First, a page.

The second descent into the realm of madness is called The Night Out. The story is about Kevin who goes out for a night at the Silver Pistol Club, a topless bar, and the events which occur as he attempts to reconcile the broken pieces of his memories with his complex upbringing. Here in the club he meets one of the waitresses, who just happens to be a long lost love from his days at High school. 

This story is deliciously paced with the reader being gradually carried to the point where we witness an ever increasingly inevitable collision of the mans tortured past and sexually oppressed present. The writing too is clever, the complex mix of tortured memories vying with the attentions of Kevin's present thought process is a nice examination of a tortured mind.

Another story high on my list of favourites in the collection.


“I don’t know. Peace. I don’t want to be anxious all of the time. It doesn’t take a lot to keep my chin up, you know. I just need a little morsel of happiness from time to time. I just need something to take away the monotony.”

The third story in the collection is Morsel . The story is begins with introduced to a business man, angry and disillusioned with his life who we find in a city hotel room. We see him talk on the phone with his wife - their relationship is clearly strained and unfulfilling from his point of view,. We hear his thoughts about his career as a travelling businessman, as an adult, as a man - he is bored, he hates the fact he has little control over his life.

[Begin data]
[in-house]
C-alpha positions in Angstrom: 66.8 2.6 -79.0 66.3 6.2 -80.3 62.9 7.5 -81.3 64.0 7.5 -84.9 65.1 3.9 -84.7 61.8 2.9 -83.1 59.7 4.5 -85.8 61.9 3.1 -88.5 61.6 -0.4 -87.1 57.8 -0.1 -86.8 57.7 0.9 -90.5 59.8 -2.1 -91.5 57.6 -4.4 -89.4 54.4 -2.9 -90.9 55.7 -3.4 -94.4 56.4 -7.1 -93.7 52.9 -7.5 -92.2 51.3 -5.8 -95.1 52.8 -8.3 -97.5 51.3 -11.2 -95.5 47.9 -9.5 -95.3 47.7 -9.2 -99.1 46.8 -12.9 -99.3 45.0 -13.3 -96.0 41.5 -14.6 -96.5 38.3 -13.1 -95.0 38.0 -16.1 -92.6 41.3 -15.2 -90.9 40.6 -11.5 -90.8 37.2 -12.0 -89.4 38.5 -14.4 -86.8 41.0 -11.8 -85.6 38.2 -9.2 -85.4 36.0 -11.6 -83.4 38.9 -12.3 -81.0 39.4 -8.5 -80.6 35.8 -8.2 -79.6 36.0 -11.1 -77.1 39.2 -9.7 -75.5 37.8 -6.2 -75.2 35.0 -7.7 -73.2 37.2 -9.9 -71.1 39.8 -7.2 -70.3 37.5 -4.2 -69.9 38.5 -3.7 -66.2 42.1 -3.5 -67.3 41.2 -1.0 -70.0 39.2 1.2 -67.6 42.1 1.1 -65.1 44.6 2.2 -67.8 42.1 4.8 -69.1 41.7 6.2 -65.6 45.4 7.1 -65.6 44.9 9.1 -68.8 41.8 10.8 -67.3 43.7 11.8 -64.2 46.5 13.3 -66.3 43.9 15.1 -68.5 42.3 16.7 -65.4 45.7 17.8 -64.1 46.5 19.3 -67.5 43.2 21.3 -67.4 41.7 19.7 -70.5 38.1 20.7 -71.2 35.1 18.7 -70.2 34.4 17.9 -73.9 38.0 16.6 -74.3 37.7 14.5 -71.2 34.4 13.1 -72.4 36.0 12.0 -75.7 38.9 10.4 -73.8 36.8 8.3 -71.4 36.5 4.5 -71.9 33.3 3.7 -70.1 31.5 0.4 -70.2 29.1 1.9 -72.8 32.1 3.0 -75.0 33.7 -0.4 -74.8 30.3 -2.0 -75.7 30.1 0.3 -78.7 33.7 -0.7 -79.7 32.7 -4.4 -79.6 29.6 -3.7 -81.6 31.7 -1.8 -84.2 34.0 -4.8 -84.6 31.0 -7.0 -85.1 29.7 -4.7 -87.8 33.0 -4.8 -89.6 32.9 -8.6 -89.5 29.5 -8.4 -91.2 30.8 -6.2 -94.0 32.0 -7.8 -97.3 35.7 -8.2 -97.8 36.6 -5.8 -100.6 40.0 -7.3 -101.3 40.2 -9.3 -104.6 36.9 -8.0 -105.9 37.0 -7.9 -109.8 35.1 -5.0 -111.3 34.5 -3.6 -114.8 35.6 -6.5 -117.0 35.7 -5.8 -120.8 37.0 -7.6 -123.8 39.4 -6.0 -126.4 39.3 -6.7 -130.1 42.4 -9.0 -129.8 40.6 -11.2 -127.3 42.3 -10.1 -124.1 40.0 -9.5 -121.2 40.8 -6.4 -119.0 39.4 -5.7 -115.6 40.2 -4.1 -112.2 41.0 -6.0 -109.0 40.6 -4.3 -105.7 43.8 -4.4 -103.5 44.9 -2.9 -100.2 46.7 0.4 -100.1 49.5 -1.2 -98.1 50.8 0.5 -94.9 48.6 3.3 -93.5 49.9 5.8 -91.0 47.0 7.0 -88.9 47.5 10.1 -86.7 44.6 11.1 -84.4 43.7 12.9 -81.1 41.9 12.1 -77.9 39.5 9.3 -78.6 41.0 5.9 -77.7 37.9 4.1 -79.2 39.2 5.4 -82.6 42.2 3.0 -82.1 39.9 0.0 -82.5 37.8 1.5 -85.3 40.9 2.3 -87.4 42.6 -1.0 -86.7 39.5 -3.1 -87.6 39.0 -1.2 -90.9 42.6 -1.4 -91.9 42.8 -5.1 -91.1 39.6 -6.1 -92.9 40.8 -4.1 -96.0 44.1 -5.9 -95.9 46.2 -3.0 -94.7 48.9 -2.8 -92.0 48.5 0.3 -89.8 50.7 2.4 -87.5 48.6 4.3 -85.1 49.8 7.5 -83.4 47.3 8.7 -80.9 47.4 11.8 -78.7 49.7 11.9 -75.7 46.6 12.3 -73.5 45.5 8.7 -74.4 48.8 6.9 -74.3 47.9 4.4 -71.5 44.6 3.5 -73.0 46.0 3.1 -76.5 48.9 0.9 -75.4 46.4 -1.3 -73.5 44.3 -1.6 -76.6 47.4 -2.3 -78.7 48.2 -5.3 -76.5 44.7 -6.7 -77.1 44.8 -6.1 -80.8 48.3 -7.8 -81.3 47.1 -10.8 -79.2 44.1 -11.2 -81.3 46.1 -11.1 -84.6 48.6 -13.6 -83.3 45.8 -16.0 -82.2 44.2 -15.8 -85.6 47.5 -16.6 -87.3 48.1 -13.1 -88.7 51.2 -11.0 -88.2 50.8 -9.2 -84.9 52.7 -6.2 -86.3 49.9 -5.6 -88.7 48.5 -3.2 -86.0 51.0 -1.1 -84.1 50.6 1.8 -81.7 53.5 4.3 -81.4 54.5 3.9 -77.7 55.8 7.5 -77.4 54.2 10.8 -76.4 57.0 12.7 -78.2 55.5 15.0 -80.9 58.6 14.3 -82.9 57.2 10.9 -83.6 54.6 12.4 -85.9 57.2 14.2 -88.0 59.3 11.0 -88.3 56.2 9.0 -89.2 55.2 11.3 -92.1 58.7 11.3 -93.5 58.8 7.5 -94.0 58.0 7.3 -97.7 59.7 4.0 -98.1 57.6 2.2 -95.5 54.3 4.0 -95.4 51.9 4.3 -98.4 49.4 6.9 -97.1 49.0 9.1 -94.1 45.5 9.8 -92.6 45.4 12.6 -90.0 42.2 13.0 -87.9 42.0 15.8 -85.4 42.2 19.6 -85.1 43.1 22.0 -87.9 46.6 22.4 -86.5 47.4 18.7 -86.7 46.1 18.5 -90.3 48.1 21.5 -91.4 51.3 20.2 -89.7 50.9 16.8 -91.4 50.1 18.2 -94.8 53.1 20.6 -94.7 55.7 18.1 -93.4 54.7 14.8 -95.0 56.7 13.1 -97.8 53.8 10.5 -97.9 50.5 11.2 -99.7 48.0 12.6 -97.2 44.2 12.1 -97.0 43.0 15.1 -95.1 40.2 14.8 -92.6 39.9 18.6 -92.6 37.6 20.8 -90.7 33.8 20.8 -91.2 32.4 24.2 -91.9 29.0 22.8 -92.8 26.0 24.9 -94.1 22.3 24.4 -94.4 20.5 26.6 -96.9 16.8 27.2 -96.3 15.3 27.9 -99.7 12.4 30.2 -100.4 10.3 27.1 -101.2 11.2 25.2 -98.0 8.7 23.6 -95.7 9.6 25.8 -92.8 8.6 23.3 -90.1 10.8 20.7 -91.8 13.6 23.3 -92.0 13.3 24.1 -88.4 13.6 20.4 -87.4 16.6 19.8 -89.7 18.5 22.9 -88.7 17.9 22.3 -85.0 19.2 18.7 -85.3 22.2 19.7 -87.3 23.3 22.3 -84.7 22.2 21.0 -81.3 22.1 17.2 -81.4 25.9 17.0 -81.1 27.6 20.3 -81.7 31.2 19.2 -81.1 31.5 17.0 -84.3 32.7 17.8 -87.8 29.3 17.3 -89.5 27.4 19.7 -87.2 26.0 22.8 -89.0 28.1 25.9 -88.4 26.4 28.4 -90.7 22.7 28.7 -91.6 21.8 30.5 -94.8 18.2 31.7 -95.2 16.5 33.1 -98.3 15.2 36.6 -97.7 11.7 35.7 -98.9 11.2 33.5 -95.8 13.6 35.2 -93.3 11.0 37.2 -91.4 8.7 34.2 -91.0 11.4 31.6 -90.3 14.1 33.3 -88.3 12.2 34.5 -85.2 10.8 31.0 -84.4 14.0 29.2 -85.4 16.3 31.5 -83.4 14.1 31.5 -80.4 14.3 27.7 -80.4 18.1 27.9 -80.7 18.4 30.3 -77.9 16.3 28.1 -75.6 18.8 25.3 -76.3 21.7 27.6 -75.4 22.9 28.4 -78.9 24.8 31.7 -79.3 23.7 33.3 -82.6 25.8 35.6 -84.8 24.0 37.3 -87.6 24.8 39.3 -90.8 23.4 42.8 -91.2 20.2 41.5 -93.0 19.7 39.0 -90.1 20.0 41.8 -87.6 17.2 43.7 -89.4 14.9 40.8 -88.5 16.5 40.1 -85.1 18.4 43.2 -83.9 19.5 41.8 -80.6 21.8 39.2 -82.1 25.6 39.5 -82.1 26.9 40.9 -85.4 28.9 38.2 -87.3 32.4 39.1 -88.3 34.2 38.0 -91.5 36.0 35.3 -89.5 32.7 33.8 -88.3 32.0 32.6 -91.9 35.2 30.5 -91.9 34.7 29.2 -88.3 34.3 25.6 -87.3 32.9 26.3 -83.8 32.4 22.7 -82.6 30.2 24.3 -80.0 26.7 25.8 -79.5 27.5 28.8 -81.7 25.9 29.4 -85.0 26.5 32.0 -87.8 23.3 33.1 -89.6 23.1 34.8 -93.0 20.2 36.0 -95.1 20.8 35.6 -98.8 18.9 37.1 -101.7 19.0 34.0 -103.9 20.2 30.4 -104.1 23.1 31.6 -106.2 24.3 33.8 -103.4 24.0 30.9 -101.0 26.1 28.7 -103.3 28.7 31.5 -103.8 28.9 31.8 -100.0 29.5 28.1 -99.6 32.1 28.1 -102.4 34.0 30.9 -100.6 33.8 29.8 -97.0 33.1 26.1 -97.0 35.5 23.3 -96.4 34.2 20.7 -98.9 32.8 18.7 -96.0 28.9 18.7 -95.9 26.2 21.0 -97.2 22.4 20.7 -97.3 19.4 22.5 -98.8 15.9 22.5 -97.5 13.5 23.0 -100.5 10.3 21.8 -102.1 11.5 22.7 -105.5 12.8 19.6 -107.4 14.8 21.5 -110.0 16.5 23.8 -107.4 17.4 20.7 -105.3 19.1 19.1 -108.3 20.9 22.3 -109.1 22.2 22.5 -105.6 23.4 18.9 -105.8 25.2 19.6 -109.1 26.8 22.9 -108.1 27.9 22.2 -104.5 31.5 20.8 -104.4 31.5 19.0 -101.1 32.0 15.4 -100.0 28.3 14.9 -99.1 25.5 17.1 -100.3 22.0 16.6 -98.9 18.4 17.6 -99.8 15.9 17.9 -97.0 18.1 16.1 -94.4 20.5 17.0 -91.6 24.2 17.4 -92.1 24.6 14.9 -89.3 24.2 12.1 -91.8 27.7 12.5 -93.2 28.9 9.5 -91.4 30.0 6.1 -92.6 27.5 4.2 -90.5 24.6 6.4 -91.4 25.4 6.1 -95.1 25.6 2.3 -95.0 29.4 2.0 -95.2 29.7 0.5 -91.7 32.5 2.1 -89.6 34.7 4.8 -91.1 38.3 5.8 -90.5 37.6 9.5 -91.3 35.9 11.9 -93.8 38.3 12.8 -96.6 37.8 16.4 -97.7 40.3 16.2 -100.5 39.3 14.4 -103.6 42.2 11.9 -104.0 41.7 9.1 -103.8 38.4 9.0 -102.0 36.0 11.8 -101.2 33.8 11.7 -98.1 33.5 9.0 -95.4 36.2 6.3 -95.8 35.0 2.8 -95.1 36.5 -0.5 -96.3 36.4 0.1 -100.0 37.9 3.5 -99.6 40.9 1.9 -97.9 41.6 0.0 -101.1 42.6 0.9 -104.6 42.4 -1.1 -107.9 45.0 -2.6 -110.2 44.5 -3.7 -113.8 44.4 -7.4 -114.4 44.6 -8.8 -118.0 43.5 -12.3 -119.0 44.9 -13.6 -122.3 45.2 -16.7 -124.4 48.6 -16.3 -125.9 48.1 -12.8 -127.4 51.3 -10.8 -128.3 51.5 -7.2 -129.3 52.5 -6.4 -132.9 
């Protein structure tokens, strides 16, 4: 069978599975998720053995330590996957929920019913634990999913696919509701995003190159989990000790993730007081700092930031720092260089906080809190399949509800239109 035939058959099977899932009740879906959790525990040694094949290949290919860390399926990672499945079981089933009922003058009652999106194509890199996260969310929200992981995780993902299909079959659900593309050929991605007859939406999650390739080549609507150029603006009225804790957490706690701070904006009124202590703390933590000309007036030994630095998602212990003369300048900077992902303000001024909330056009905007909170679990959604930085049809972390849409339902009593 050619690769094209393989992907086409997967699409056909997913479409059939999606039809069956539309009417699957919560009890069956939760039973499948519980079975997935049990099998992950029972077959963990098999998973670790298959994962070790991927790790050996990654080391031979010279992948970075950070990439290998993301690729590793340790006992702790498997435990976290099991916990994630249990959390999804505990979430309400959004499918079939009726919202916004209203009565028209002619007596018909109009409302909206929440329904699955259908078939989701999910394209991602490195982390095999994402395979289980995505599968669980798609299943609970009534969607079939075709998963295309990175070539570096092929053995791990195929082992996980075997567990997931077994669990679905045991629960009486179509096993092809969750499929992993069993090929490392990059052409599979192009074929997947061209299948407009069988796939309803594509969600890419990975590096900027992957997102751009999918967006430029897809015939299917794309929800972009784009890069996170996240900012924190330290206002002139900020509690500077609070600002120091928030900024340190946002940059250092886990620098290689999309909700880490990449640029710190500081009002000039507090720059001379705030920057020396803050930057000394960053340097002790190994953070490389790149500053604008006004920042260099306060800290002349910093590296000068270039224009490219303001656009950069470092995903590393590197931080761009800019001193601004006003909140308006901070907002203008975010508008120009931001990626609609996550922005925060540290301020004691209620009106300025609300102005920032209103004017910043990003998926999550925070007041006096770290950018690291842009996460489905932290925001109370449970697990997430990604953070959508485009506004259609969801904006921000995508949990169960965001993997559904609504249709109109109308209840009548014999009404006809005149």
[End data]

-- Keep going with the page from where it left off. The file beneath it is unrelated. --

The need to find something fulfilling and satisfying, to be in control of something in his unhappy existence see's him arrange for a prostitute to visit him in his hotel room….. and here we discover that this disconsalete man enjoys a rather abnormal and particularly grungy fetish.

What I particularly enjoyed about this story is the ending. I had previously ignored any other reviews or opinions about A Psycho’s Medley before writing this piece, for obvious reasons. One review I did see about this story regarded the ending as a something of a disappointment, referring to the ending as being somewhat disappointingly positive. I would regard that as a major misjudgment of the climax of the story. In fact I would regard the nature of the ending as a chilling forbearance of the things to come - the continuation of a man's descent into insanity.

Waiting For The Thunder

"she had been waiting for the thunder her whole life, it seemed…"

Waiting for the Thunder is perhaps my least favourite of the collection - perhaps the fact that it is the shortest of all the stories has contributed to that opinion. It is a very brief glimpse into the consciousness of a woman who is perhaps insecure of herself and certainly has issues regarding commitment to relationships, especially one's that constitute one night stands.